How Is Climate Change Leading To Freshwater Depletion?

Har Ek Boond

Reports state that only 0.3% of the earth's freshwater, found in surface and groundwater is usable by humans, yet it is now at the risk of becoming inaccessible

Written By Debolina Datta | Mumbai | Updated On:
Climate Change

Earth’s pictures taken from the outer space show that it has more water than land. The amount of water present on its surface is a unique attribute. Earth is therefore called ‘The Blue Planet’ or the ‘Blue Marble’ (name based on the images sent by Apollo 17 in 1972). However, it is a surprising fact that despite 71% of Earth's surface is covered with water, more than 99% of it is unusable, not only to humans but also a large sect of aquatic flora and fauna.  

Freshwater accounts to only 3% of the water present on the earth. According to a survey,  a considerable amount of this 3% is also inaccessible. Over 68 % of the freshwater on Earth is found in icecaps and glaciers and 30% is found in groundwater. 0.3% of freshwater is found in the surface water bodies like lakes, rivers, and swamps. 

Freshwater habitats house 10% of animals and more than 40% of varying fish species. For humans, freshwater is a source of drinking water and is also used for the purpose of irrigation. This becomes more significant in countries like India that depend on agriculture for food and employment.  In India, the dams across freshwater bodies have over 20 hydropower plants that provide electricity in and around several states of India.  

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However, several natural and man-made factors are leading to the deficit of freshwater and it is depleting at an alarming rate. The causes are climate change that is leading to the melting of glaciers and drying up of major rivers.  As per reports, on a global level, more than 1 billion people lack access to clean drinking water and 2 billion lack adequate sanitation. Exhaustion of freshwater is one of the most urgent environmental and development issues of the 21st century.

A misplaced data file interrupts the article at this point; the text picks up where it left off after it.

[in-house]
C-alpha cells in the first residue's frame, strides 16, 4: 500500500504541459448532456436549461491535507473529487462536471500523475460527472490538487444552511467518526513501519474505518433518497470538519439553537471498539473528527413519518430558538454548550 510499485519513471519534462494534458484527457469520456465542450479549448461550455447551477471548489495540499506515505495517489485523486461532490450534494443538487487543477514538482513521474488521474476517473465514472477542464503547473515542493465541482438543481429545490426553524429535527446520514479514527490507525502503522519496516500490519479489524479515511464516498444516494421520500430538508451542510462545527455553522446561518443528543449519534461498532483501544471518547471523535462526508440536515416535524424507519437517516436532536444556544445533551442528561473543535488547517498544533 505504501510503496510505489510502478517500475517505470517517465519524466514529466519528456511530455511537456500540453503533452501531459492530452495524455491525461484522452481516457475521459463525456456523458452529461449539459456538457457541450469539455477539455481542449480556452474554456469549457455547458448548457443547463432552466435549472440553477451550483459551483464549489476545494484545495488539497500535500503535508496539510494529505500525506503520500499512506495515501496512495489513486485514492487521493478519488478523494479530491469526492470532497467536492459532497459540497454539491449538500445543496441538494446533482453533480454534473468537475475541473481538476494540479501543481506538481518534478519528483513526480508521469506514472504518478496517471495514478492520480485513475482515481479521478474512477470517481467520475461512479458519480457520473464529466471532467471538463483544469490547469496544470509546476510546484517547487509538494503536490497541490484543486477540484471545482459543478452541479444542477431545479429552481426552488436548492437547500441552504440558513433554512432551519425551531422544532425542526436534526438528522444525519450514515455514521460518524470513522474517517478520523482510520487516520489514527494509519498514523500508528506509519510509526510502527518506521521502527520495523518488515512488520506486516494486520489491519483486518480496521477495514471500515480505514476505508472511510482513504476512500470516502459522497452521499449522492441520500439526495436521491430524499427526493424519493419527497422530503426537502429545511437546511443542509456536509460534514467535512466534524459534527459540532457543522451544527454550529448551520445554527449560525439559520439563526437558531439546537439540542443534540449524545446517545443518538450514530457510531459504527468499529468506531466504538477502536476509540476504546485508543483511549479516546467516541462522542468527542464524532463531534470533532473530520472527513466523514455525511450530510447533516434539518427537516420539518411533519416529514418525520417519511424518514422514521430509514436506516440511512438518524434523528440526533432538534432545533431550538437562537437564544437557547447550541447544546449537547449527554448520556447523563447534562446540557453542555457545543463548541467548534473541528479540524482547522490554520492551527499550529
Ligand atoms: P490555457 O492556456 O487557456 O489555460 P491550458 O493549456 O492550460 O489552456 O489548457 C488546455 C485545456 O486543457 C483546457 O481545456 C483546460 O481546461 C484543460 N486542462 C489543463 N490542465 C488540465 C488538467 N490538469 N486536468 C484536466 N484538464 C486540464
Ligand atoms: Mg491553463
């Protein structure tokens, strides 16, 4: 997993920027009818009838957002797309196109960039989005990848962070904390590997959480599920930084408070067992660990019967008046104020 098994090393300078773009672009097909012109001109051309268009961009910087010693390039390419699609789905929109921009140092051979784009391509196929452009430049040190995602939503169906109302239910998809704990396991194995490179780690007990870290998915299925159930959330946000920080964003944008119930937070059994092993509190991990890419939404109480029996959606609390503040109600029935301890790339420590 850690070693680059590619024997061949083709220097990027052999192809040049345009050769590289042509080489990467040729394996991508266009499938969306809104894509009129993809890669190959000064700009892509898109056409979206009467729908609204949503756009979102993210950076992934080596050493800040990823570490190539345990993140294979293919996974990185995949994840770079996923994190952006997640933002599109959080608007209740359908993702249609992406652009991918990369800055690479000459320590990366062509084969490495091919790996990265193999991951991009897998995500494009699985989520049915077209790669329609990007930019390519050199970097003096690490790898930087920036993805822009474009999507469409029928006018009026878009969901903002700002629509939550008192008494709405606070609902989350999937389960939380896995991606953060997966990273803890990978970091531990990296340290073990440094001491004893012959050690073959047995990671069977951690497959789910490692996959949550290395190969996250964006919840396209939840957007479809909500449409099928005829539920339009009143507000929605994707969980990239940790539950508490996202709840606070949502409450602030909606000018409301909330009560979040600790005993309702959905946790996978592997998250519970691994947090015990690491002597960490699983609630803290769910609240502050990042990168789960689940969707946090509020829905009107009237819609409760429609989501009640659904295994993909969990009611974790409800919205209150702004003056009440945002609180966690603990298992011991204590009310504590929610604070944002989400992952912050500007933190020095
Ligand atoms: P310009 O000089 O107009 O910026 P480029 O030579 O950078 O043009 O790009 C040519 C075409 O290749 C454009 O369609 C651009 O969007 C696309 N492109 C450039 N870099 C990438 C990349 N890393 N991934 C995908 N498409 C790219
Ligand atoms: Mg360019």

Global Warming: A major cause 

Global warming is the long-term rise in the average temperature of the Earth's climate system. Irresponsible infrastructure and burning of fossil fuels have affected the biosphere of the earth including atmosphere that is evident through the fluctuation of temperature. The transformation of natural landscapes into urban sectors with well-developed roads and deep-rooted buildings have inadvertently disrupted the natural water cycle causing unpredictable rainfalls – heavy floods or severe droughts in several parts of the world. These seemingly irrelevant changes have, however, affected the quality of water which in turn is affecting not only human beings but also all the aquatic living beings that rely on freshwater.  

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Several organizations like the World Wildlife Fund have taken steps to ensure that the freshwater and the species living in it are preserved. It is high time that more of us realize how freshwater, which is an essential element for our sustenance is becoming a finite resource. We need to take steps to ensure that our future generation does not face a water crisis as serious as the one we are facing. Every drop counts when it comes to contributing towards a cause such as environment preservation. 

By 2030, 40% Indians will not have access to drinking water